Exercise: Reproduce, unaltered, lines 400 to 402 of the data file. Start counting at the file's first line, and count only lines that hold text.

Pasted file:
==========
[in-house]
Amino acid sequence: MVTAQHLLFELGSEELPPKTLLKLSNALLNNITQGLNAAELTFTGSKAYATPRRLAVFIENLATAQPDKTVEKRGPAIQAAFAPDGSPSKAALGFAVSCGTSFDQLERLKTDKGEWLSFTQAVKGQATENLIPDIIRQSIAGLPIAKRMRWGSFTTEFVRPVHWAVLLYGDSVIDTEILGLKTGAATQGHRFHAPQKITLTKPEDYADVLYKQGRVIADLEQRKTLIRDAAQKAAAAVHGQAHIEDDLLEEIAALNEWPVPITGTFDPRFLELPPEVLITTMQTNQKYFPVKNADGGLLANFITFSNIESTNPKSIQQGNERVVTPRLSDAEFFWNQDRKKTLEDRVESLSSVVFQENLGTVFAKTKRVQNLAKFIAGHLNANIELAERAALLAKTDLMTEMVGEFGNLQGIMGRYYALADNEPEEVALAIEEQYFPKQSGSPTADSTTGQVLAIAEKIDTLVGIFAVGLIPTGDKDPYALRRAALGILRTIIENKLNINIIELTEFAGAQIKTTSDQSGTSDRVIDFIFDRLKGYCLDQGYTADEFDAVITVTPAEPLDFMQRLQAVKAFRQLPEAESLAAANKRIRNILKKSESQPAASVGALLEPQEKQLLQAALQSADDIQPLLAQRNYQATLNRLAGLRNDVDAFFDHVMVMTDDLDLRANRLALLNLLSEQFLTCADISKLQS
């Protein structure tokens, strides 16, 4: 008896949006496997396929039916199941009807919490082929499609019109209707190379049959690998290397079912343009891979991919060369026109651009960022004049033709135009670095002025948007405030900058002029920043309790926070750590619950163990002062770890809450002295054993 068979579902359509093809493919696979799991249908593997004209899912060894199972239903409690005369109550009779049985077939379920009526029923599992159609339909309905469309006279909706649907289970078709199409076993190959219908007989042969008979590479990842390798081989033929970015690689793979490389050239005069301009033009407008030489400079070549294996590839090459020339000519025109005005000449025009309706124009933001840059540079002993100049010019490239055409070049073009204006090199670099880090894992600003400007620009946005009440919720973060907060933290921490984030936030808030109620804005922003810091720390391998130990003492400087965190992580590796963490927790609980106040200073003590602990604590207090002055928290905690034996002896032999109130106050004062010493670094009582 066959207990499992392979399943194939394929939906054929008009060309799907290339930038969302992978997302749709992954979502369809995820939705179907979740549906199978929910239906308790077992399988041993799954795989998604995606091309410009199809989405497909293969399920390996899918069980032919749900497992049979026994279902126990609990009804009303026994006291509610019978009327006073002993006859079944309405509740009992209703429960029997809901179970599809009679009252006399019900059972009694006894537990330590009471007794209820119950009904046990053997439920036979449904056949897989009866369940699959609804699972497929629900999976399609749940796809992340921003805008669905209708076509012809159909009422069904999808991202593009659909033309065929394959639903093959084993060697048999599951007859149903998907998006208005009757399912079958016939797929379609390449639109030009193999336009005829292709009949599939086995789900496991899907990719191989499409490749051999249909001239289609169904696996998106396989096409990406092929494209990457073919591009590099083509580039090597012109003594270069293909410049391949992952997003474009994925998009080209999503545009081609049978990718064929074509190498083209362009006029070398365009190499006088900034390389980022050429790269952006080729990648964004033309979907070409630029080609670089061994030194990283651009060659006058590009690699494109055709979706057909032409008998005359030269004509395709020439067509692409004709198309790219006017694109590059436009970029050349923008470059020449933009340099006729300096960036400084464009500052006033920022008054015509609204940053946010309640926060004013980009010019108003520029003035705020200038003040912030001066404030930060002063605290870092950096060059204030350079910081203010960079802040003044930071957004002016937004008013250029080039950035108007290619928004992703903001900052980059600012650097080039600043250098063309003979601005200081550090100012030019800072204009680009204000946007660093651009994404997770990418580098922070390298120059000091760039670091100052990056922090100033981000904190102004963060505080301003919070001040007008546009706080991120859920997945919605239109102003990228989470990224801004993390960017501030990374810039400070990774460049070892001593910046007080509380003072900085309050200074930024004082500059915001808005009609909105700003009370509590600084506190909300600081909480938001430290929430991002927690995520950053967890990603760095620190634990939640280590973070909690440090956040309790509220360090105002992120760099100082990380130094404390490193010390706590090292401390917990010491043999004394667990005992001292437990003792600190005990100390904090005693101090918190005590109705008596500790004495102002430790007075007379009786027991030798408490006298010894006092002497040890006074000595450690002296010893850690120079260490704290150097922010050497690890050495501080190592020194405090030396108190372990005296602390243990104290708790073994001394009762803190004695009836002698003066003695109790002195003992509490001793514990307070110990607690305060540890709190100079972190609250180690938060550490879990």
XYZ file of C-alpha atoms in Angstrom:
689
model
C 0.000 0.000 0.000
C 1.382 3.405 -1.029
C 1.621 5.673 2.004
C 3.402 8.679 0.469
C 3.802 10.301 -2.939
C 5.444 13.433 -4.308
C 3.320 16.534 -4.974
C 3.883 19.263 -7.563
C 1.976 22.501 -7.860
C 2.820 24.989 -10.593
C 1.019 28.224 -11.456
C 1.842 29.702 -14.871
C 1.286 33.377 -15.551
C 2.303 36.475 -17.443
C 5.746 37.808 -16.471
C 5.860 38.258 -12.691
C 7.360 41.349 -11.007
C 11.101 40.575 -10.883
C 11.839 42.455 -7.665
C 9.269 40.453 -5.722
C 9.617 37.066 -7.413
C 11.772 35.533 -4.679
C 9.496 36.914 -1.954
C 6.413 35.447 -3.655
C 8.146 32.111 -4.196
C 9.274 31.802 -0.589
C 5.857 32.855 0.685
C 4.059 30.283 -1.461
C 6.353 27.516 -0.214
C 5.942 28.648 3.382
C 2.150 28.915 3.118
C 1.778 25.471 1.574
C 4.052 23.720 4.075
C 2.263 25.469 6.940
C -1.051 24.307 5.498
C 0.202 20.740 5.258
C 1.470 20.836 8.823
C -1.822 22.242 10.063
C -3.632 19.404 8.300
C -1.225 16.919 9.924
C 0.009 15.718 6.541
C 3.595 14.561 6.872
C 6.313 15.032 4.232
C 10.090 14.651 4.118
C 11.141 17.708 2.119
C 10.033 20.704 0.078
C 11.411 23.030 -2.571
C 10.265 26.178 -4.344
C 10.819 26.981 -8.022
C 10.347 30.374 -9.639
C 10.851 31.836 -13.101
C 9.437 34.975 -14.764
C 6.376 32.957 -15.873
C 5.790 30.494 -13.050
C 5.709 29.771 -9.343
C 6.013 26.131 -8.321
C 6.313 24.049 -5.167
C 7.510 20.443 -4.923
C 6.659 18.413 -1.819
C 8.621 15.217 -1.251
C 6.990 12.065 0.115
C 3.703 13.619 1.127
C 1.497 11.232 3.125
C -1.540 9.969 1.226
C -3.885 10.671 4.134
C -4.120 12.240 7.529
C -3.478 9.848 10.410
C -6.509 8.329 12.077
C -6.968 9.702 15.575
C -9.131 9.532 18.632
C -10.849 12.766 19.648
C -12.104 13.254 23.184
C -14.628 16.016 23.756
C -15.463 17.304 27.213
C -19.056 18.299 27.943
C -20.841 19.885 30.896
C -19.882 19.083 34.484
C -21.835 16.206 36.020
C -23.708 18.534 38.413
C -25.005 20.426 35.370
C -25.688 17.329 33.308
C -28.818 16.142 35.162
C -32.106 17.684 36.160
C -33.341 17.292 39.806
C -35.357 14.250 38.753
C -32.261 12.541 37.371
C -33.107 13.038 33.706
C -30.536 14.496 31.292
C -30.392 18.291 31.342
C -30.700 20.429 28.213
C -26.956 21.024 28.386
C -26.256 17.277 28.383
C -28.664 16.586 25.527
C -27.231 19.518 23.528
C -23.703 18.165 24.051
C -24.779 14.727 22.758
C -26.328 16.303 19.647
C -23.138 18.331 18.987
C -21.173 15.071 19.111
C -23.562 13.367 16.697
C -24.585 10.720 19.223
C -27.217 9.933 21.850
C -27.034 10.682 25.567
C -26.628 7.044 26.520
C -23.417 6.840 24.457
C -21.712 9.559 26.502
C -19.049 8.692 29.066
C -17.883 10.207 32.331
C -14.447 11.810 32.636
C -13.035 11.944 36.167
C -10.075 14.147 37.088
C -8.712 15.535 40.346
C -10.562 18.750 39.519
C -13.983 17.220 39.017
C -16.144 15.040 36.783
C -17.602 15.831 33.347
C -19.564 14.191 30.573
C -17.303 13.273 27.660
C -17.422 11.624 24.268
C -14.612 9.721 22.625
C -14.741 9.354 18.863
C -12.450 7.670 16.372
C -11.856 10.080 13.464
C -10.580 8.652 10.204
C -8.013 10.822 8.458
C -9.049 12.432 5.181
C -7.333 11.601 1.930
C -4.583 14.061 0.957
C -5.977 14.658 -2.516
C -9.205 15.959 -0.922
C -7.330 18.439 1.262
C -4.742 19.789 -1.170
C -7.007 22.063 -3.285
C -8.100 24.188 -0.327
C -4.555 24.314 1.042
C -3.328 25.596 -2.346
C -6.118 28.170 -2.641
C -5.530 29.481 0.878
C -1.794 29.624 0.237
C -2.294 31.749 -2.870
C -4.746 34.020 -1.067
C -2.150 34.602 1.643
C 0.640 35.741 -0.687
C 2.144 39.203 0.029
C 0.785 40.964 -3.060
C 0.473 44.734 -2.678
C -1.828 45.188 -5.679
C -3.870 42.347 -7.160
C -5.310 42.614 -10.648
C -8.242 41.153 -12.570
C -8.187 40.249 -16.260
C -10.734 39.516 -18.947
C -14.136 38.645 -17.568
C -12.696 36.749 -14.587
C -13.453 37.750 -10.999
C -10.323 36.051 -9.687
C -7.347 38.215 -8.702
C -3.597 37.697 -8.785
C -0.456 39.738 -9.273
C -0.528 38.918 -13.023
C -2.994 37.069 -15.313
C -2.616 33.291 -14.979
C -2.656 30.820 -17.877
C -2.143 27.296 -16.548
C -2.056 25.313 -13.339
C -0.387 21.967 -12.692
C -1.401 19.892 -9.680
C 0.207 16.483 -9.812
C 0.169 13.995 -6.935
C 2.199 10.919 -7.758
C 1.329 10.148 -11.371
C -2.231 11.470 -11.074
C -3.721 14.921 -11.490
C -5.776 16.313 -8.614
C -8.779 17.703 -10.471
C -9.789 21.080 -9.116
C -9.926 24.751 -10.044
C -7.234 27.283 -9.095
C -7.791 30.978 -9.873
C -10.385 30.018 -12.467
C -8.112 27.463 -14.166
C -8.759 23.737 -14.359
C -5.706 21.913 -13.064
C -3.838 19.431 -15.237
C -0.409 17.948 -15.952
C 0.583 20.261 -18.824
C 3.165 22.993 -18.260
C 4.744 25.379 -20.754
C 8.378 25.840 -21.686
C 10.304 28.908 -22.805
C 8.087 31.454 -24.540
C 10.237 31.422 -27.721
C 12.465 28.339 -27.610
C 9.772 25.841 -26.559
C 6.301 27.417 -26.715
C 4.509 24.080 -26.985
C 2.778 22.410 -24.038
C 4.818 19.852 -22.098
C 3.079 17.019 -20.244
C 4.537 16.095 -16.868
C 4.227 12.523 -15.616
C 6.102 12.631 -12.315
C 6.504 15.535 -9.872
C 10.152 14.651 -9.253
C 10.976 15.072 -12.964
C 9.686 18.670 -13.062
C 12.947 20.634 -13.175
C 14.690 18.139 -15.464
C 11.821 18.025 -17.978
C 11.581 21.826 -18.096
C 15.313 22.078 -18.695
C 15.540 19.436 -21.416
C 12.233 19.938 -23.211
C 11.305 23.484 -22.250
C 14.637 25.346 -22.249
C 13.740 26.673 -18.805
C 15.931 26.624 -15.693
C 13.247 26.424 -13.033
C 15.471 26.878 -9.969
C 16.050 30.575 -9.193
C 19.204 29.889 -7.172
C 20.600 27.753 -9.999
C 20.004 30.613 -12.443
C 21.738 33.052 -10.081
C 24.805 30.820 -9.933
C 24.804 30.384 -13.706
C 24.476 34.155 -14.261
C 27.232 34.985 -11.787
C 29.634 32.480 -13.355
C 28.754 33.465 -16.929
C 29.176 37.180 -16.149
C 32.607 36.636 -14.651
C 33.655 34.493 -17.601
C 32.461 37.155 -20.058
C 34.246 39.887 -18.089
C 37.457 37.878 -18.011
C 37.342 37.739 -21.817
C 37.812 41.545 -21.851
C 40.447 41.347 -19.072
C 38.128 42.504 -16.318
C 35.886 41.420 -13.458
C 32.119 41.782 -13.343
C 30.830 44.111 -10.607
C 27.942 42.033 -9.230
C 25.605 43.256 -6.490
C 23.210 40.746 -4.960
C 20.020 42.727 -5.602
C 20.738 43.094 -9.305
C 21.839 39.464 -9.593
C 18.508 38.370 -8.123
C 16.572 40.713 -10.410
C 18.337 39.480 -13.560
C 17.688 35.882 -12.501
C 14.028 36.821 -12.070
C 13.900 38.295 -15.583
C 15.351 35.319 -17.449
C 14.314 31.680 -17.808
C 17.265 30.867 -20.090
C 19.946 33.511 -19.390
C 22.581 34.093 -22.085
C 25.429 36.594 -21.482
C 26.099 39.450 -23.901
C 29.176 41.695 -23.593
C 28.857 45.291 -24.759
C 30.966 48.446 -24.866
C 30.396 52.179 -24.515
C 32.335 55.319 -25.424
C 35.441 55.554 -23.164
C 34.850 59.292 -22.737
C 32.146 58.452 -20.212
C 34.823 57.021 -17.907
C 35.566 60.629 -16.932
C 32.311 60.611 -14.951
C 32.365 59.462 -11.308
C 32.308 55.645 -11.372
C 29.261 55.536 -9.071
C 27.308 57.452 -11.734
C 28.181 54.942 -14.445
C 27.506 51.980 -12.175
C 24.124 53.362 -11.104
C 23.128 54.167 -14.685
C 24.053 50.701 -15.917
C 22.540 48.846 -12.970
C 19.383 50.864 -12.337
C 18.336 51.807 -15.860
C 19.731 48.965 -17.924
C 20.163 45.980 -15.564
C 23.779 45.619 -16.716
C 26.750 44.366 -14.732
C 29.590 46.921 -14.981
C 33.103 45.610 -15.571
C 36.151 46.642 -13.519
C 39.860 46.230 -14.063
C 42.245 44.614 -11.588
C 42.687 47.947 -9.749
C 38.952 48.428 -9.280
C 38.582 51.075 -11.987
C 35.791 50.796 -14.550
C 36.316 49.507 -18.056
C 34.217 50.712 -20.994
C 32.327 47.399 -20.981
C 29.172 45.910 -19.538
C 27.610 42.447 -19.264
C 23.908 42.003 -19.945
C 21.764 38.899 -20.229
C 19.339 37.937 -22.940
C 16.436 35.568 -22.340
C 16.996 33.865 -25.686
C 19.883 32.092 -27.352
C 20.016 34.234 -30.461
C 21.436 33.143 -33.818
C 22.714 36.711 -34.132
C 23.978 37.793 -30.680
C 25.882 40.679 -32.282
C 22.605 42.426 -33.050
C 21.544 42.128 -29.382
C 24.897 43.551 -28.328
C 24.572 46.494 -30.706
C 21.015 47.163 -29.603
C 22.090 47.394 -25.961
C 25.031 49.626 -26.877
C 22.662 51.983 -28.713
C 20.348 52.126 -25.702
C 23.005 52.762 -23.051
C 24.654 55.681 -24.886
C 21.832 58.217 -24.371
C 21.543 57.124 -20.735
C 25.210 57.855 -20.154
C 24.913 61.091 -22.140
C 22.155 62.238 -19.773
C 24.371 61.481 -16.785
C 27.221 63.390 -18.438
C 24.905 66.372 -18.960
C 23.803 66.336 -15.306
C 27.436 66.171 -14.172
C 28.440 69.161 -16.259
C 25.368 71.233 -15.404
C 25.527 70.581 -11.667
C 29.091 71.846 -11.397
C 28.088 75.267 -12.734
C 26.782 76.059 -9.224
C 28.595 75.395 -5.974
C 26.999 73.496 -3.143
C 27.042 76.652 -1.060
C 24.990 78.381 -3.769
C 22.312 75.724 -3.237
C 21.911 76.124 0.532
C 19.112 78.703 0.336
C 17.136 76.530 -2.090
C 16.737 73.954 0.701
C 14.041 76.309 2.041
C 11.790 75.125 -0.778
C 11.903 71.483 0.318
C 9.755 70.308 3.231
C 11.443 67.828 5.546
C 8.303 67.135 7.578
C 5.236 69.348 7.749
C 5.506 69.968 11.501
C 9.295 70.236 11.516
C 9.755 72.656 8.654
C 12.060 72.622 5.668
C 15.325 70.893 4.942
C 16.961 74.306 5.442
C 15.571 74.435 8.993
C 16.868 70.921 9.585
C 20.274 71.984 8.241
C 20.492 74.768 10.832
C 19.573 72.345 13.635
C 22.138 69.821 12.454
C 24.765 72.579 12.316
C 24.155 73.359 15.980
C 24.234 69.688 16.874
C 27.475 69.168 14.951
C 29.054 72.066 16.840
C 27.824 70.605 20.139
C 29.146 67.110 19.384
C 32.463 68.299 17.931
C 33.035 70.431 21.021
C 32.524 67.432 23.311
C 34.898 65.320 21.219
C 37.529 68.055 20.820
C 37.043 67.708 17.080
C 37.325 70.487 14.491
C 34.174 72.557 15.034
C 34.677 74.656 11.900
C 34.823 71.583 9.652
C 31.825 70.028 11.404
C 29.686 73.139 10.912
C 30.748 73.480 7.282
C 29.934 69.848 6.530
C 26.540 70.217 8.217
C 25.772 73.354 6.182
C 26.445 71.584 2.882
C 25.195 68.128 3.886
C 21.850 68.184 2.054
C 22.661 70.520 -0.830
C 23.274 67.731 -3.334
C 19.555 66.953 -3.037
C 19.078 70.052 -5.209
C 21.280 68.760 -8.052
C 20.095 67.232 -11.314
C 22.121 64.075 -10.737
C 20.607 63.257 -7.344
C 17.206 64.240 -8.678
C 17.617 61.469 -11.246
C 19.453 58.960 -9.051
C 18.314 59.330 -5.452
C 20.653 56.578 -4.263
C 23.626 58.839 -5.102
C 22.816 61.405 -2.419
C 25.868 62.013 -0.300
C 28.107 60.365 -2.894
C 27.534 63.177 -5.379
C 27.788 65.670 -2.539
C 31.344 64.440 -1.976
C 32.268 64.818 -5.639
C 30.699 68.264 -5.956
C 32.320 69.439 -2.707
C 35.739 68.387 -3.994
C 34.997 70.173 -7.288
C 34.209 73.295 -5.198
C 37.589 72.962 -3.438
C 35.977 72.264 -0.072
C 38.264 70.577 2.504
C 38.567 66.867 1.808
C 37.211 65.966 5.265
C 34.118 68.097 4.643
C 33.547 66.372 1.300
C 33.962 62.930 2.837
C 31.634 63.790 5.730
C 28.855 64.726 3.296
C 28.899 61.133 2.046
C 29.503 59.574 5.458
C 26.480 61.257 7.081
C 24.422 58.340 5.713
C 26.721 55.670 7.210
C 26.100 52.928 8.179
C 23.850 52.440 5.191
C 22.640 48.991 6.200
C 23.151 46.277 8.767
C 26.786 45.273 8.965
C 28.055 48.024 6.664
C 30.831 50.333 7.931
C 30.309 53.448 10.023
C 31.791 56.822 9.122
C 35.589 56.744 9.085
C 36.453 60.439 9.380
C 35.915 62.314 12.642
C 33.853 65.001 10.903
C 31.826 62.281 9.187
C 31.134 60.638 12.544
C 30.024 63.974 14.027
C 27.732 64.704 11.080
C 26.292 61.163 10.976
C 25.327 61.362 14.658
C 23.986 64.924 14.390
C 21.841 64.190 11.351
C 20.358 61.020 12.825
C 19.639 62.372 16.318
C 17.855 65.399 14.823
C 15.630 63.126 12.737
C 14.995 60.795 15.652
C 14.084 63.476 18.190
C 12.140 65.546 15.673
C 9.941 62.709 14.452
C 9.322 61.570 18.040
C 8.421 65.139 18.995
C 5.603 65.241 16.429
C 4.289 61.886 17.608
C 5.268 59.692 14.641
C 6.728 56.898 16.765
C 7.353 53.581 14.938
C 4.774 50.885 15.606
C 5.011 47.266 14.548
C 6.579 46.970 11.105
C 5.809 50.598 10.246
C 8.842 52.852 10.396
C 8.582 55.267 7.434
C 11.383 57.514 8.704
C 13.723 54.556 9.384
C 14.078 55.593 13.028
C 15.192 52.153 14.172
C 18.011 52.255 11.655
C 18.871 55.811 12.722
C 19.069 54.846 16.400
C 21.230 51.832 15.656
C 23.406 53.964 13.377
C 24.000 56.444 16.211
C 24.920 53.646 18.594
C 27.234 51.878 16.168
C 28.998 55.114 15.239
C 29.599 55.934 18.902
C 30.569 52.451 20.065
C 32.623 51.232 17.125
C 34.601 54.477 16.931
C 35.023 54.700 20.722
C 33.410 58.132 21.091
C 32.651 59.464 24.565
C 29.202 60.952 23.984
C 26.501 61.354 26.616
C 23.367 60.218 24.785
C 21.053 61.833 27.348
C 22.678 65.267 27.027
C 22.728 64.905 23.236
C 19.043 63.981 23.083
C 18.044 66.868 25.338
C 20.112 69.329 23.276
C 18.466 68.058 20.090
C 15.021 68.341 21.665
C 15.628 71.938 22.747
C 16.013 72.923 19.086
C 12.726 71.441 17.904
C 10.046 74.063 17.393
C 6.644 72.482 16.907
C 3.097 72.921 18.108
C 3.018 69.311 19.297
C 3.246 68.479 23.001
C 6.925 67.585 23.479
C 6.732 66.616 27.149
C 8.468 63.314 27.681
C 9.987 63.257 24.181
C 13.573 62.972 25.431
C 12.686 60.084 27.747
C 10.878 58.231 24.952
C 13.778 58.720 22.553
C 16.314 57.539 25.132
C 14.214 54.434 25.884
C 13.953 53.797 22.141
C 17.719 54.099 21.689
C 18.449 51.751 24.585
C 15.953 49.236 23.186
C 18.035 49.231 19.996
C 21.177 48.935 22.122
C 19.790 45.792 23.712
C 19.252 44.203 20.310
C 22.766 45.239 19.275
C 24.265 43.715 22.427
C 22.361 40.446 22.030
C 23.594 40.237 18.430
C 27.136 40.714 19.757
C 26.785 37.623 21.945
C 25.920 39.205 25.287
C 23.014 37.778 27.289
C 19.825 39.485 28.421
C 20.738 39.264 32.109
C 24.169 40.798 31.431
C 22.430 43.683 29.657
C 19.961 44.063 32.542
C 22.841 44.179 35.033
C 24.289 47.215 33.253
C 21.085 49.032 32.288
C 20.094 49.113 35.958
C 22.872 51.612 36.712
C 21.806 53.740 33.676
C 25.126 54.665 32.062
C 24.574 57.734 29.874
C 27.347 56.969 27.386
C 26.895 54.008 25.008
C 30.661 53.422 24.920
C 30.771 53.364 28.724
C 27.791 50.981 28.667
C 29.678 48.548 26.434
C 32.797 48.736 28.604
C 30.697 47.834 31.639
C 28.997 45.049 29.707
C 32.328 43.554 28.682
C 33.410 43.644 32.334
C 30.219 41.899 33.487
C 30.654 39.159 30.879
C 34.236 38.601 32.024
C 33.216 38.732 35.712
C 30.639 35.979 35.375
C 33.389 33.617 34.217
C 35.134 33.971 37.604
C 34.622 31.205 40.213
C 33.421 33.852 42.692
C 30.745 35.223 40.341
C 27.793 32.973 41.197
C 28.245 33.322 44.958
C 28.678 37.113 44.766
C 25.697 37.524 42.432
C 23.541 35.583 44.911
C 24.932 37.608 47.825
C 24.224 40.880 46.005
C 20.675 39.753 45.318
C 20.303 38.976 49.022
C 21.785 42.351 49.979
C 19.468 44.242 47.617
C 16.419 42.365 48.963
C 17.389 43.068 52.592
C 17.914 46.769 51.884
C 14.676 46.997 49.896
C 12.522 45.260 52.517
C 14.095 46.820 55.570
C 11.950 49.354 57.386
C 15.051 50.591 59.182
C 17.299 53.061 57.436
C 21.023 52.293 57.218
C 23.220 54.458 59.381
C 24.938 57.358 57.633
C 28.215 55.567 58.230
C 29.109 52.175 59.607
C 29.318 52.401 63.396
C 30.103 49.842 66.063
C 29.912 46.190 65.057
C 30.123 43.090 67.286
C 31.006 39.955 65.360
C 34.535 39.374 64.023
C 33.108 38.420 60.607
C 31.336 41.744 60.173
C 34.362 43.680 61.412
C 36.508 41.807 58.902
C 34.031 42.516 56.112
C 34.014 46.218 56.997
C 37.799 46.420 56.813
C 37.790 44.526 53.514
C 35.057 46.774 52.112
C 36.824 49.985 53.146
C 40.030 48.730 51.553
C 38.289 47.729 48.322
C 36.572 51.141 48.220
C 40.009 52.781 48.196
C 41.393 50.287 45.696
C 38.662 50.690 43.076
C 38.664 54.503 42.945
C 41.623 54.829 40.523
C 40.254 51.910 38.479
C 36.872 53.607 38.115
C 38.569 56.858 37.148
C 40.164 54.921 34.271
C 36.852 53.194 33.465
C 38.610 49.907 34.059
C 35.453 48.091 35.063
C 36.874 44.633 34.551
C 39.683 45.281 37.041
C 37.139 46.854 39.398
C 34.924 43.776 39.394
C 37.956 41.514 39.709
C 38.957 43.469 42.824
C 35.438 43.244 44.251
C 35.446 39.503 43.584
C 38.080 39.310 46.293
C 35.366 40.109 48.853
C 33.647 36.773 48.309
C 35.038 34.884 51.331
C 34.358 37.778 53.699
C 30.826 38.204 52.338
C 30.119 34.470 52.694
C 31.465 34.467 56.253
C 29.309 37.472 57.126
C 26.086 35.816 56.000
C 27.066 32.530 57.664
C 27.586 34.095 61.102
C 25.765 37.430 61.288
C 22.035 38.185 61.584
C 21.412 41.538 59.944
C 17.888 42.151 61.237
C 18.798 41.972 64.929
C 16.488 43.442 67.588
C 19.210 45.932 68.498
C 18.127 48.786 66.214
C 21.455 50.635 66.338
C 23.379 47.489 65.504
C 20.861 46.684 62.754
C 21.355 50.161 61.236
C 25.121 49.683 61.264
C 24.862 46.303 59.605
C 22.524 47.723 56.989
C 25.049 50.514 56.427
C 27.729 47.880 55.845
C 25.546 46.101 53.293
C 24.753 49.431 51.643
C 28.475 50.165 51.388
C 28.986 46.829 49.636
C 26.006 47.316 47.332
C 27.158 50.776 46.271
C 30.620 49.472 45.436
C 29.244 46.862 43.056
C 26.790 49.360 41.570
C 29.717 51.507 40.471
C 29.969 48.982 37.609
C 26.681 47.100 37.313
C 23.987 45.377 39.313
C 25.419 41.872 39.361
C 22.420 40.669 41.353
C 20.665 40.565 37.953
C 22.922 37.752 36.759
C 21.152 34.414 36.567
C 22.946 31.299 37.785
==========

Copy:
C 25.195 68.128 3.886
C 21.850 68.184 2.054
C 22.661 70.520 -0.830